So you just bought a $1,000 iPhone X. It’s fast, gorgeous, and everything you could ask for in an absurdly priced consumer device. There’s just one problem. As good as it looks, it’s way too precious for life without some kind of protection. You’re going to need a case, but what kind should you get? Plastic is for…
When you think about what makes a planet special, maybe you think about its size, its composition, how far it is from the Sun, and maybe how large its collection of apples is. You are probably not thinking about its density. But maybe you should be.
Norwegian citizens are about to go Liam Neeson in Taken on the shameless vandal who desecrated one of their most beloved natural monuments—a troll dick. Well, it’s a rock that looks like a dick. But it’s supposed to be a troll dick, specifically.
Like maintaining a zen garden, or pruning a bonsai tree, some people stack and balance rocks as a way to relax. But robots don’t really experience emotional stress, so why bother teaching a bot to balance rocks? One day, this robot’s skills could prove invaluable when it comes to building structures on distant worlds…
Last year, artist Neil Mendoza turned a hamster running in a wheel into a talented sketch artist. This year he’s pulled off an even more amazing feat by turning inanimate rocks into a talented (literal) rock band that plays a surprisingly decent cover of The Beatles’ “Here Comes the Sun.”
When you blow up a quarry that’s 65 feet high with 75 tons of explosives, you turn the rock wall into a tsunami wave that sends nearly 400,000 tons of rocks flying everywhere. The blast of the Bremanger Quarry in Norway looks great because it was carefully planned, with explosives planted in 454 blast holes made along…
This may look like just another rock, but its so much more than that. It’s also a storage unit for carbon emissions—and it could finally give us a way to backtrack a bit on what we’ve done to our climate.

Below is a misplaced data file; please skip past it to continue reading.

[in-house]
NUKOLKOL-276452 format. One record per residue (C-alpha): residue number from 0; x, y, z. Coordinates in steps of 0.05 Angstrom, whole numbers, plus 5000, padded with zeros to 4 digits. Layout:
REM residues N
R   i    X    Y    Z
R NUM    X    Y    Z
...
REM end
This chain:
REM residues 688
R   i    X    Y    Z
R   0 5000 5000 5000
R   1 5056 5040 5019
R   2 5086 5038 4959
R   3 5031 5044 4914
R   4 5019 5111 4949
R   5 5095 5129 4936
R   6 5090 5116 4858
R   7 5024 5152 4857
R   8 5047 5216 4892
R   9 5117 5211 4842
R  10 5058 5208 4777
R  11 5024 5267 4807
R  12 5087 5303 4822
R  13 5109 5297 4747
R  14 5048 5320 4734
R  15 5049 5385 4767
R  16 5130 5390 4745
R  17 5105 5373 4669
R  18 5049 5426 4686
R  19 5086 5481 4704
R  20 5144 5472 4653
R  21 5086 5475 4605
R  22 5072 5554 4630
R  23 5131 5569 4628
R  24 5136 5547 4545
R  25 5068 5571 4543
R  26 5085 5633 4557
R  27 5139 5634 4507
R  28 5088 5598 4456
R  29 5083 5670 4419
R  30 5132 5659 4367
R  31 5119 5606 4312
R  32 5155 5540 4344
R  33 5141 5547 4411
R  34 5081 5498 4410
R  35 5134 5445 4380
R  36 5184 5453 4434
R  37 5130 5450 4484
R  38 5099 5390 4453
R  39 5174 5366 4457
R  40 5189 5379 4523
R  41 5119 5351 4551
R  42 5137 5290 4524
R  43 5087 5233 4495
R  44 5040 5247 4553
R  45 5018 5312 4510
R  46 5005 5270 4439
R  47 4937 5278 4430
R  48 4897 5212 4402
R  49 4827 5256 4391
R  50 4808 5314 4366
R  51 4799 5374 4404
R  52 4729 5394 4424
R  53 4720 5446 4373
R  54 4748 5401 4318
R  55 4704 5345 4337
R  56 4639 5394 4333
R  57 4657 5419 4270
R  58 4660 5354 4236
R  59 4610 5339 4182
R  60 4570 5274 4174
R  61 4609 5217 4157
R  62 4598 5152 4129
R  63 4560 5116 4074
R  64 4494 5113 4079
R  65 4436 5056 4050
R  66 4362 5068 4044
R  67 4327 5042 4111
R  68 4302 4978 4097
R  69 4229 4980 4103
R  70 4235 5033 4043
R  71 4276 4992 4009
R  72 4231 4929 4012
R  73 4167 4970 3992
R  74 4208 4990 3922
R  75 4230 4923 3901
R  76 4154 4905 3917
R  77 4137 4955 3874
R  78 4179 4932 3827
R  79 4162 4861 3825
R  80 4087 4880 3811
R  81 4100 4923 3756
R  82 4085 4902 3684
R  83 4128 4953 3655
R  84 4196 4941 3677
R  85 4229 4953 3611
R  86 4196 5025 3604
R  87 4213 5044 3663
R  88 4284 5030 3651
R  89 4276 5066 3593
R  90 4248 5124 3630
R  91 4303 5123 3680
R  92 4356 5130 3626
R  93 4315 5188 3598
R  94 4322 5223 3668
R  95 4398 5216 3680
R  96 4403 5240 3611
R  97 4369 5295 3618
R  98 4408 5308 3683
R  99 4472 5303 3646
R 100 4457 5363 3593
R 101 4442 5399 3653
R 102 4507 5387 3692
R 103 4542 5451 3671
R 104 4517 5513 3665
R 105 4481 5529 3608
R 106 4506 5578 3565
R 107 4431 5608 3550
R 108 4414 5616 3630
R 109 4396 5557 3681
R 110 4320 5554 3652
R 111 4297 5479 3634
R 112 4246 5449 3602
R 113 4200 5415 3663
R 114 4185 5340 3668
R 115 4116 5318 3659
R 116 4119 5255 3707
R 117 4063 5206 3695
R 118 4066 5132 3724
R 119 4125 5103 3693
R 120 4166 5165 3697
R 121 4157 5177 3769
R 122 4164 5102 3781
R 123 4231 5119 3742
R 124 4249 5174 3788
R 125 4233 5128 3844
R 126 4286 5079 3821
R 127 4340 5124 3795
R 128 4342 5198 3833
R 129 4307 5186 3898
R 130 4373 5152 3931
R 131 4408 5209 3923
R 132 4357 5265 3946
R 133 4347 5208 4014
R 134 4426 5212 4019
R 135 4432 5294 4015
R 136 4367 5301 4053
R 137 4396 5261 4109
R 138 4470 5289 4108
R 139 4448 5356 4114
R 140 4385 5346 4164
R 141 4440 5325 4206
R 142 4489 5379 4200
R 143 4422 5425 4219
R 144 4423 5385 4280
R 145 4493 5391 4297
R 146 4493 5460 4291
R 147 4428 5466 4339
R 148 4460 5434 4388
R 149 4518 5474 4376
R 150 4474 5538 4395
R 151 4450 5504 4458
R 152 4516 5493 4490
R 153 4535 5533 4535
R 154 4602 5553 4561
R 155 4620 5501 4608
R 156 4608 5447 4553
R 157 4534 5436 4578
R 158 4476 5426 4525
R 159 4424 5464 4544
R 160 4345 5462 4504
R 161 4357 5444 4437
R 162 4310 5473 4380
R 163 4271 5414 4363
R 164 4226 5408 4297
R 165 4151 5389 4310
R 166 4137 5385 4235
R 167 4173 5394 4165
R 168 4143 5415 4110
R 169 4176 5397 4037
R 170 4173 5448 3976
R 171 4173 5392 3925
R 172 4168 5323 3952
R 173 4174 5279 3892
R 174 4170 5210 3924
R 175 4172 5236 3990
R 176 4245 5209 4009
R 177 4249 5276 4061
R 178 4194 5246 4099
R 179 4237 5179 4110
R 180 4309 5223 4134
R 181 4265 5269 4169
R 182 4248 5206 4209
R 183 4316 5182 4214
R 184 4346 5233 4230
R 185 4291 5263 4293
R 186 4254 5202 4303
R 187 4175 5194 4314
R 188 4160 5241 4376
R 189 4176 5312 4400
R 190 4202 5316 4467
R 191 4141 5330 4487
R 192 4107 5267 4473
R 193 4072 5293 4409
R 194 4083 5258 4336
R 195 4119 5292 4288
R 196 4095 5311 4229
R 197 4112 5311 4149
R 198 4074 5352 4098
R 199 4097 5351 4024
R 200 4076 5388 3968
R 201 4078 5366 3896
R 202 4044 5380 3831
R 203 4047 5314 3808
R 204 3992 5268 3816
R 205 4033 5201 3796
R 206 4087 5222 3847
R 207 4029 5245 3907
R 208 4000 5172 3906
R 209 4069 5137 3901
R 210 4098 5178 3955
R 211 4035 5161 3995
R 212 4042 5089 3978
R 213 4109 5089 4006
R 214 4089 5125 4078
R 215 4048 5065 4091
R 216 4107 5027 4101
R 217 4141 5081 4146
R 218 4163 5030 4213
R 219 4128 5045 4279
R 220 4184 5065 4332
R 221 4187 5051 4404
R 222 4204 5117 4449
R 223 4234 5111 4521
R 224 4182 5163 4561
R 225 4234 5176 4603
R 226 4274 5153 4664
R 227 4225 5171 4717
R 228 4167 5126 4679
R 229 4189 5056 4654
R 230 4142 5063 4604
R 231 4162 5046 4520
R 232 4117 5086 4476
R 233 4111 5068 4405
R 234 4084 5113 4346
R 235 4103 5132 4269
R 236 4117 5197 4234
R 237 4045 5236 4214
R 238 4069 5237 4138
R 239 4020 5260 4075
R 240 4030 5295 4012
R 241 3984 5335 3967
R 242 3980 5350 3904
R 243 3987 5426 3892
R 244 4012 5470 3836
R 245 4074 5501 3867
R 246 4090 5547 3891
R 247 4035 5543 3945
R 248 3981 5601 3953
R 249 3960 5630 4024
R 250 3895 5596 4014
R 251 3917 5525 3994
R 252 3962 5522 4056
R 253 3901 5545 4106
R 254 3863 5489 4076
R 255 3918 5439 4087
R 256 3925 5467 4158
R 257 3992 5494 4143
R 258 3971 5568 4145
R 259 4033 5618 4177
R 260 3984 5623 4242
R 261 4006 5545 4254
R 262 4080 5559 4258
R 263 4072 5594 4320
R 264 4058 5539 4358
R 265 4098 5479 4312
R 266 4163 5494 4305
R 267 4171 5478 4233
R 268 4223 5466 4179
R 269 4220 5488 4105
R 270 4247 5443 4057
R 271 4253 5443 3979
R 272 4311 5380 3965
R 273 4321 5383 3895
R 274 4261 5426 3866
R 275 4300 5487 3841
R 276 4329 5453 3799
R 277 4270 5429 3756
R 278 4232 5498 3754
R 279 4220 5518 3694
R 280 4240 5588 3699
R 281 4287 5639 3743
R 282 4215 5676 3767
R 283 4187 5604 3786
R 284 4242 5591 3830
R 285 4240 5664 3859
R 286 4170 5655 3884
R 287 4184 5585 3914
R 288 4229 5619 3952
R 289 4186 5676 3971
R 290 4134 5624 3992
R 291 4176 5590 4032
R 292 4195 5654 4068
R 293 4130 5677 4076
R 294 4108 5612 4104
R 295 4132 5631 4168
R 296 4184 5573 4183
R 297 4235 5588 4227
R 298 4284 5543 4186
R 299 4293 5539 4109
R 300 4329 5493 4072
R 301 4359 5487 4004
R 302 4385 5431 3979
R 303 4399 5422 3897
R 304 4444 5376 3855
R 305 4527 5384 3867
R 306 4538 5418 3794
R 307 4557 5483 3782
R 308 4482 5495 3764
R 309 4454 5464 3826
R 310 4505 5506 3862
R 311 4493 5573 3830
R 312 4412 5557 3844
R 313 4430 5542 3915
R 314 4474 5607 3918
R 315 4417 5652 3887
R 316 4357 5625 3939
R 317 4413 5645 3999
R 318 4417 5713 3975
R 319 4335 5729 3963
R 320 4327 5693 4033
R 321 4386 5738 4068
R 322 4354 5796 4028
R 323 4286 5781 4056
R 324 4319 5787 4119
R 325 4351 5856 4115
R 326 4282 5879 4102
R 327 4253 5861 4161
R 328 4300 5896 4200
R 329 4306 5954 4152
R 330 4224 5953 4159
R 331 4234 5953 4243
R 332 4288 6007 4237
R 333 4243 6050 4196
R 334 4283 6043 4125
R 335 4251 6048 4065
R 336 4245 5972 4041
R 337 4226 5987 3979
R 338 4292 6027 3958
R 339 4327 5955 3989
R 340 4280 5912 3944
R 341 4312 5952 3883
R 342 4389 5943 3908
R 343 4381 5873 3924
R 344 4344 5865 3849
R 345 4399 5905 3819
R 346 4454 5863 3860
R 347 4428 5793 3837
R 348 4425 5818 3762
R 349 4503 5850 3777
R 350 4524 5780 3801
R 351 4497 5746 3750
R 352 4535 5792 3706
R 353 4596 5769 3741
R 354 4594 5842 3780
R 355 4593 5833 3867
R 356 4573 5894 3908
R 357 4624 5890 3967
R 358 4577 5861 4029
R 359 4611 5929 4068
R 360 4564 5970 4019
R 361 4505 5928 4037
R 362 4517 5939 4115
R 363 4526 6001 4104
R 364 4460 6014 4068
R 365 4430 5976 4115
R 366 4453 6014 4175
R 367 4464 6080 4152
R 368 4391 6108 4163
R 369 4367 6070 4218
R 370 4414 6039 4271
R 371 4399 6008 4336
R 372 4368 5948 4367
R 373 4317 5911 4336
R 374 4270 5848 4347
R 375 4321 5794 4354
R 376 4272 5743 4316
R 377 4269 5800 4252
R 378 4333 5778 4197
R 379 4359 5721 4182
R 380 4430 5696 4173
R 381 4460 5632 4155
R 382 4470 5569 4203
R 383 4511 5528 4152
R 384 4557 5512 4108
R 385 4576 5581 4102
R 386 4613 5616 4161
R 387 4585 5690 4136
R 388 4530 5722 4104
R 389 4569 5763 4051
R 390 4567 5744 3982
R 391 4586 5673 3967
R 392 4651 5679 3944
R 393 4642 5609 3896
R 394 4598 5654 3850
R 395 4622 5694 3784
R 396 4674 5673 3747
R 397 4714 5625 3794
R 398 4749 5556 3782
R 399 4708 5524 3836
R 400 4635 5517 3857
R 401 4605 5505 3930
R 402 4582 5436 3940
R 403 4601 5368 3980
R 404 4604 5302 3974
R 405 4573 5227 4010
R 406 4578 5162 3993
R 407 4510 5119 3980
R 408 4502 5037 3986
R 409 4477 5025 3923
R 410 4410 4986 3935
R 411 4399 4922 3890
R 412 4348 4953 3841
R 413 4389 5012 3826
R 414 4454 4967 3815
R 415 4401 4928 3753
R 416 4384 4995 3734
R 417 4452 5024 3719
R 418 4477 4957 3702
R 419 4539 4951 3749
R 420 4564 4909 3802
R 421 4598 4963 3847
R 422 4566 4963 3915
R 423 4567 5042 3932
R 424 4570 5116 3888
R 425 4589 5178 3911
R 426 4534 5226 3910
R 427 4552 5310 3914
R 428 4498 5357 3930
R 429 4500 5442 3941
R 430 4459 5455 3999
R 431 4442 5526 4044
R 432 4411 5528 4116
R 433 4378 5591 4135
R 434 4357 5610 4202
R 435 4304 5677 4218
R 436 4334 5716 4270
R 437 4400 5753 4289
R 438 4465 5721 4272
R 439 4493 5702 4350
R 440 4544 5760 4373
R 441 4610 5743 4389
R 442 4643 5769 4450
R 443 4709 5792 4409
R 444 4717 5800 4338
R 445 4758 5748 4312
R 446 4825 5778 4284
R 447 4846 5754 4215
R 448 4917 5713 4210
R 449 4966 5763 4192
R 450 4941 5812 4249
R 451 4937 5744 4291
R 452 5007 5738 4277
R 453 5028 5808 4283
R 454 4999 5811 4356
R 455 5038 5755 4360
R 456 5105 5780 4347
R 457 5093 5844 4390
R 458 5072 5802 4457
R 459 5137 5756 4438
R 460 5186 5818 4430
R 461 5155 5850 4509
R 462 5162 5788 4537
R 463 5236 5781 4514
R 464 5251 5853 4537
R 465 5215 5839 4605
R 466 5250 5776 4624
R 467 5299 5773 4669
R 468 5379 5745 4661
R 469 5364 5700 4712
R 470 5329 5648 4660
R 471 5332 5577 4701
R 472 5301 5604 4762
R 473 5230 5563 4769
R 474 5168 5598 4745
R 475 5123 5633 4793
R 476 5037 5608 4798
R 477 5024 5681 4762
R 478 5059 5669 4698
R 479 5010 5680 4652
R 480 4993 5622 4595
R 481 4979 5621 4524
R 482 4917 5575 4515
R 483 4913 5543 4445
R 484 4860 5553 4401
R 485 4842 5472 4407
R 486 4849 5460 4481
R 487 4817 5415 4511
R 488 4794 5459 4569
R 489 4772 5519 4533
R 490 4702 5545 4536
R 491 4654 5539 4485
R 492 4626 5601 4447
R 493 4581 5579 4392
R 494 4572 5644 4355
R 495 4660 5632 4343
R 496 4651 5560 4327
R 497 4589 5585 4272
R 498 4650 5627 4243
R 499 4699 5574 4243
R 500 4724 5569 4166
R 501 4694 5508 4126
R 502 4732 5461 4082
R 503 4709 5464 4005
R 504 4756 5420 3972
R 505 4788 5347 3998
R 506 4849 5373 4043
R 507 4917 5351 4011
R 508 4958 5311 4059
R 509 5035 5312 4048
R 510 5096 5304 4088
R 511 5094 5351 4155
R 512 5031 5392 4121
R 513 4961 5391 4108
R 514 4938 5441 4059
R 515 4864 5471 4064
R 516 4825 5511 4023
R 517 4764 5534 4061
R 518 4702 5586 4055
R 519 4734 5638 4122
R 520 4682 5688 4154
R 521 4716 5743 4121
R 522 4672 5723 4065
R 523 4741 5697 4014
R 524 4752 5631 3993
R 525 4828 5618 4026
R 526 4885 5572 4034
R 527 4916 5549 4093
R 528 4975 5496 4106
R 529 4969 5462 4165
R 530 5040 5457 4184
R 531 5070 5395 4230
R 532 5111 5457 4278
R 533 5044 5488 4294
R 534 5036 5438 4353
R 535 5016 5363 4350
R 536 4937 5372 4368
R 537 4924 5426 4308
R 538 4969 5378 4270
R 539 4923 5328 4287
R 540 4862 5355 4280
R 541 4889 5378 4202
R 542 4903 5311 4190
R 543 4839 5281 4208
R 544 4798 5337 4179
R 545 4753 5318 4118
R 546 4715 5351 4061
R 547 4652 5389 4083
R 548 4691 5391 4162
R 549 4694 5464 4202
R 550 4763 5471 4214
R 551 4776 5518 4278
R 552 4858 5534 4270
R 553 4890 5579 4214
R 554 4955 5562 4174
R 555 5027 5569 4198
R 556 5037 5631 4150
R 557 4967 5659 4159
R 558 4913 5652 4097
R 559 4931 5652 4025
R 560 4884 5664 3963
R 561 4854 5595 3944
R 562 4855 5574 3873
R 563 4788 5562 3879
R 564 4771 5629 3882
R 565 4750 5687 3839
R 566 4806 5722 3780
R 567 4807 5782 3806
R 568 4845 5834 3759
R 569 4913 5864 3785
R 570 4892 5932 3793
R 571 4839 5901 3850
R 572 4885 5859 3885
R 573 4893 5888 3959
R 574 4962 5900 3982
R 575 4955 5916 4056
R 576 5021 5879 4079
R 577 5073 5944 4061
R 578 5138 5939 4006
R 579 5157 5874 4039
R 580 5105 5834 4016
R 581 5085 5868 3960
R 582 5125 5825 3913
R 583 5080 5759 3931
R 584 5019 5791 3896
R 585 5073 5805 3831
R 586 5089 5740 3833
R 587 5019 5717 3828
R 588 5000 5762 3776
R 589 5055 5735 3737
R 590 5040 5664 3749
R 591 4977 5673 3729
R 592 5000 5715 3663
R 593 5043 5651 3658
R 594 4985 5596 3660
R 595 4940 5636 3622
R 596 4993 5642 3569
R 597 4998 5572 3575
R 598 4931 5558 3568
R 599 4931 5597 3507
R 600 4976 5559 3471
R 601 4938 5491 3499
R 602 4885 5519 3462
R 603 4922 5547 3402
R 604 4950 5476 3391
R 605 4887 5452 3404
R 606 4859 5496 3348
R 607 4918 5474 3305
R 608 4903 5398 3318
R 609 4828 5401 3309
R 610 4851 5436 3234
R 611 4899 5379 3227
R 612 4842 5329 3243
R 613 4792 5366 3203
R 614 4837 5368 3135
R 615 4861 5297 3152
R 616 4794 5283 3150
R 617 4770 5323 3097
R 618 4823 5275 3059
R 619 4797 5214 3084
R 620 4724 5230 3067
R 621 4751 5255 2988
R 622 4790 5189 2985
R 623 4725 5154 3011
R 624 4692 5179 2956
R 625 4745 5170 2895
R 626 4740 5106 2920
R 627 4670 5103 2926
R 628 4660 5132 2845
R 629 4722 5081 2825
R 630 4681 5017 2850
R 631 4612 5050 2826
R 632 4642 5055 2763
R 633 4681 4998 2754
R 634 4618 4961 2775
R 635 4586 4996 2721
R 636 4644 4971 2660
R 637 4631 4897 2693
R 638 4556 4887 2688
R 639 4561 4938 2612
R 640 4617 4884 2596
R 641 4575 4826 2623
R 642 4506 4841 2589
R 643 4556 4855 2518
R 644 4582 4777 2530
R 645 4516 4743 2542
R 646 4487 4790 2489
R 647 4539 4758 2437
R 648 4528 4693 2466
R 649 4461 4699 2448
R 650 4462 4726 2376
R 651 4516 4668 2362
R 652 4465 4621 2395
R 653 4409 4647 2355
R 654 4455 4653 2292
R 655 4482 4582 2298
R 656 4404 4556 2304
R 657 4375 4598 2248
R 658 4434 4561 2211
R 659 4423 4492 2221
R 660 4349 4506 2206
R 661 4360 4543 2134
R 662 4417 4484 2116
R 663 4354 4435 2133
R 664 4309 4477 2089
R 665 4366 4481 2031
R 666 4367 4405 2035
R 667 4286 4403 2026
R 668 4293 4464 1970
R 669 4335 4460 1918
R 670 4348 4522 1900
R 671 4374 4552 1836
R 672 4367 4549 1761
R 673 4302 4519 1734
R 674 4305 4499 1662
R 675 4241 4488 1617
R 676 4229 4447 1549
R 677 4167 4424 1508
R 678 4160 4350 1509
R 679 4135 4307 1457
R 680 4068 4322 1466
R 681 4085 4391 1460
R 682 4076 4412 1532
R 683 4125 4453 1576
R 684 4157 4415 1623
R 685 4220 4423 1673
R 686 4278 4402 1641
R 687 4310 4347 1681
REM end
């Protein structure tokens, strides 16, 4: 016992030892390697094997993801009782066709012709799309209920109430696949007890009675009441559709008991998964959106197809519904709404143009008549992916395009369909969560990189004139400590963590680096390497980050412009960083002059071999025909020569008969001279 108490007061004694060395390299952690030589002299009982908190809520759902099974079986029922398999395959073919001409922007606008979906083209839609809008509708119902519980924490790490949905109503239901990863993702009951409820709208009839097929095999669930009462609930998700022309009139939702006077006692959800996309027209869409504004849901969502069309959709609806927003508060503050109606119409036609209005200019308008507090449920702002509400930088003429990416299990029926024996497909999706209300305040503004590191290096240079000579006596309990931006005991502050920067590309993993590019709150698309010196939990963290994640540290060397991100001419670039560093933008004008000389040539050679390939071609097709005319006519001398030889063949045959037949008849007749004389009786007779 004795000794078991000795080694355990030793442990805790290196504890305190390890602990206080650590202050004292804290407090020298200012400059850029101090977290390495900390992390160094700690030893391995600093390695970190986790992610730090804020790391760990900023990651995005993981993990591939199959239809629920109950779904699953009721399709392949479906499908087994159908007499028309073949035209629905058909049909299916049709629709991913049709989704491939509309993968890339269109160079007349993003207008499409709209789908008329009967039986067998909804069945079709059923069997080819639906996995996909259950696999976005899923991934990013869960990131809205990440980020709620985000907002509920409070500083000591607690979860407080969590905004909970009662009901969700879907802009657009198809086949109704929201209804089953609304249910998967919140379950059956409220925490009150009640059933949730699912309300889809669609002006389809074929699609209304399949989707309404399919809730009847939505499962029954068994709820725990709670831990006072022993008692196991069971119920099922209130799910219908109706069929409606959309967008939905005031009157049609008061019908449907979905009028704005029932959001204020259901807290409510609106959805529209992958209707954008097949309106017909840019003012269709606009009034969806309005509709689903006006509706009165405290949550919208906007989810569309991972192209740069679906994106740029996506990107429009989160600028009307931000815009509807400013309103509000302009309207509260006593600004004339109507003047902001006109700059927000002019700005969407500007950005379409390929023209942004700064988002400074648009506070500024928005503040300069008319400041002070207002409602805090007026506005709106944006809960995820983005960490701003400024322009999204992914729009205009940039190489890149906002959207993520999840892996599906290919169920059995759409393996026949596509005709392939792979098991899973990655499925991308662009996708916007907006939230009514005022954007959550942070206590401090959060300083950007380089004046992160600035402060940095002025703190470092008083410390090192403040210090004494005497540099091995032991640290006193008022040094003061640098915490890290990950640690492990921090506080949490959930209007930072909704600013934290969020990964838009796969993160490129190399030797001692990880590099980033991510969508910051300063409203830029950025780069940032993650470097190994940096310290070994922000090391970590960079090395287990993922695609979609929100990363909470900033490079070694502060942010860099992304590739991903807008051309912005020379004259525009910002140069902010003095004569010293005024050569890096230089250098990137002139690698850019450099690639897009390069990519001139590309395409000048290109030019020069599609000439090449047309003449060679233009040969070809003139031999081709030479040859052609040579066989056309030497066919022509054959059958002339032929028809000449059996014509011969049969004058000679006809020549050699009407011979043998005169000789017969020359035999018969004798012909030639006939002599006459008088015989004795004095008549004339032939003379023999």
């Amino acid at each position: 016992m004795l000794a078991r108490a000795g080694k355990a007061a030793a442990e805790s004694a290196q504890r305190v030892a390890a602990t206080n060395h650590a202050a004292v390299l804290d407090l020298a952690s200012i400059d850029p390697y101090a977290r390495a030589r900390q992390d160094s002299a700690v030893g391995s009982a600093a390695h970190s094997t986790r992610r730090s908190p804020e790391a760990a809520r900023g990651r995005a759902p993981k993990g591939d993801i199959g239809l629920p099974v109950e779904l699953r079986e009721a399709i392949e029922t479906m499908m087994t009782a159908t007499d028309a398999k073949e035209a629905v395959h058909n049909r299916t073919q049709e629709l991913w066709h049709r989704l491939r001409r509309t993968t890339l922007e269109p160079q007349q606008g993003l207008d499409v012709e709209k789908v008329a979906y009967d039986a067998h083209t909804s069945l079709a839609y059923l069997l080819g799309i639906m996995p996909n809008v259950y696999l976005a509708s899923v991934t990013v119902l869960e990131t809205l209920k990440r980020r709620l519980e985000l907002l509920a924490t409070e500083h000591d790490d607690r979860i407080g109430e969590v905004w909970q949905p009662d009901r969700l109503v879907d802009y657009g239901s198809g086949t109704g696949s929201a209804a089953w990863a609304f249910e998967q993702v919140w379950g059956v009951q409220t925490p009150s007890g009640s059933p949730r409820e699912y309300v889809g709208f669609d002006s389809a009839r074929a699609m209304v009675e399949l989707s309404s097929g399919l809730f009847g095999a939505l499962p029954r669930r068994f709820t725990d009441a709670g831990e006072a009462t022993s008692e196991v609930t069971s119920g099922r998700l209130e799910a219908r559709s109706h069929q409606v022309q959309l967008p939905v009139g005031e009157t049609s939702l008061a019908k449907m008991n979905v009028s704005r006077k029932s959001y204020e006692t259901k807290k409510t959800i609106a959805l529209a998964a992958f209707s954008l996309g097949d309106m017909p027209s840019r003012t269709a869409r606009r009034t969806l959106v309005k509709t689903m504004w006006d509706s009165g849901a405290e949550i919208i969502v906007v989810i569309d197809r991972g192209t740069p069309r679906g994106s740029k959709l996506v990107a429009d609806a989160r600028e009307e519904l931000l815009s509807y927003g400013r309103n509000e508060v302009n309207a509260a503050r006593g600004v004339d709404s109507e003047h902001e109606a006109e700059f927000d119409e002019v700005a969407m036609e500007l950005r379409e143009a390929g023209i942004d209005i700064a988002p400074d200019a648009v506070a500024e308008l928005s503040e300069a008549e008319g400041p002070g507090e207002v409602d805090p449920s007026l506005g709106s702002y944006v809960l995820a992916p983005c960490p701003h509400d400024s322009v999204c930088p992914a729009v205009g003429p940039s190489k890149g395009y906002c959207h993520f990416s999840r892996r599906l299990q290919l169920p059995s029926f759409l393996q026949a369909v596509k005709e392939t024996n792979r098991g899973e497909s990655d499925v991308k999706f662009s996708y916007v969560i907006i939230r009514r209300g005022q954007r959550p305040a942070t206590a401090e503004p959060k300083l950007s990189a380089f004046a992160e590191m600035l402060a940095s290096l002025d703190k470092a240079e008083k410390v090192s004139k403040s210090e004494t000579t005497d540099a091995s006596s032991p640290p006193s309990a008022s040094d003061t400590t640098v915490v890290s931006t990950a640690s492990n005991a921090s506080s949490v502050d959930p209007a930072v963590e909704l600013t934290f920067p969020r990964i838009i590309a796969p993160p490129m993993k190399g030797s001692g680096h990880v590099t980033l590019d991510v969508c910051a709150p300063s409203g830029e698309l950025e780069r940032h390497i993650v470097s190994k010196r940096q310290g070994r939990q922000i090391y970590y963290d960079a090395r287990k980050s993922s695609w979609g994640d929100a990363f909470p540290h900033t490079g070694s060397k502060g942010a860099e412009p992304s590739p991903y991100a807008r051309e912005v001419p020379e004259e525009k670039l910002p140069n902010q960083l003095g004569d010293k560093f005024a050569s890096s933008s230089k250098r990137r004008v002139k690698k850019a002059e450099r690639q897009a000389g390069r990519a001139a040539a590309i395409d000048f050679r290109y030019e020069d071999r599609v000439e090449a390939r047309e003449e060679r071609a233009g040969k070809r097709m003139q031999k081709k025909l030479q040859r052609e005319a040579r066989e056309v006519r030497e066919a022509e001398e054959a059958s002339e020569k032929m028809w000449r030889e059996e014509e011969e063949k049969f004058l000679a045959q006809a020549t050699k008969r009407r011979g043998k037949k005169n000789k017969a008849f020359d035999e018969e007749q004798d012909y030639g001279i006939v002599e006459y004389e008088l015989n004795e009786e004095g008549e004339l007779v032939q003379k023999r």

Need to split a giant rock in half? It’s surprisingly easy. Or at least, it is if you have the proper bad ass tools, like a gas-powered cut-off saw with a diamond blade or a rotary-hammer drill with a masonry bit.
One of the two best feelings a kid can have is that immediate king of the world, I’ve got this life thing all figured out of learning how to skip a stone across a body of water (the other is the freedom of learning of how to ride a bike, I think). But that smug satisfaction of throwing rocks that jump like 2-4 times…
What happens when you take 60 rocks from 15 different countries all around the world, capture 8,500 photographs of them and string them together into a three-minute stop motion video? The geology lesson you always wanted is what.
I think this silly animation about a giant rock creature trying to rescue a town is a hilariously dark lesson that shows how some things just aren't worth saving. Or that maybe all our work is useless. Or perhaps that bad intentions can cause good actions. Or whatever, maybe it's just a really fun CG animation.
The most famous coal seam fire smolders underneath Centralia, Pennsylvania, but thousands of such underground fires burn all over the world. In the American West, where subterranean coal still burn, ancient conflagrations created the red-inflected landscape we see today.
There's nothing like some casual rock precipitation to make you glad you packed your umbrella.
A few weeks ago, Russian divers extracted a 1,250-pound chunk of the infamous Chelyabinsk meteorite from a lake where it landed on February 15. The massive space stone ended up cracking into three pieces—and though scientists may have cursed the clumsy divers, I was interested in something else: What was inside the…
All human existence is a meaningless blip in the grand scheme of time. Nice thought for a Monday, right? But you knew that already, so here's another way to think about it: All the grand monuments we build are made of rock thousands of times older than the historical blips they commemorate.
We've all seen our fair share of rocks, and most of them aren't that pretty. The ones that are though, can be totally mind-blowing. Ryoji Tanaka, a Japanese photographer and chemist, likes to capture some of the most striking elements, minerals, and compounds in close-up (like the Uranium-containing cuprosklodowskite…
Good news for anyone who's stared in envy as NASA sends rover after rover to explore and study Mars. You no longer need countless millions and a team of rocket scientists to perform your own experiments on the red planet. For just $25 ThinkGeek will sell you your very own shard of our celestial neighbor.
This is weird: these rocks combusted spontaneously inside a woman's pocket, seriously scorching her right leg and hands with third degree burns. They were collected in a beach and look fairly normal. Nobody knows yet why they started to burn with such strong flames.
Rock, paper, scissors … shoot. We've all played the game as a child and an adult, but did you know there's an easy way to increase your odds of winning. All you have to do is close your eyes.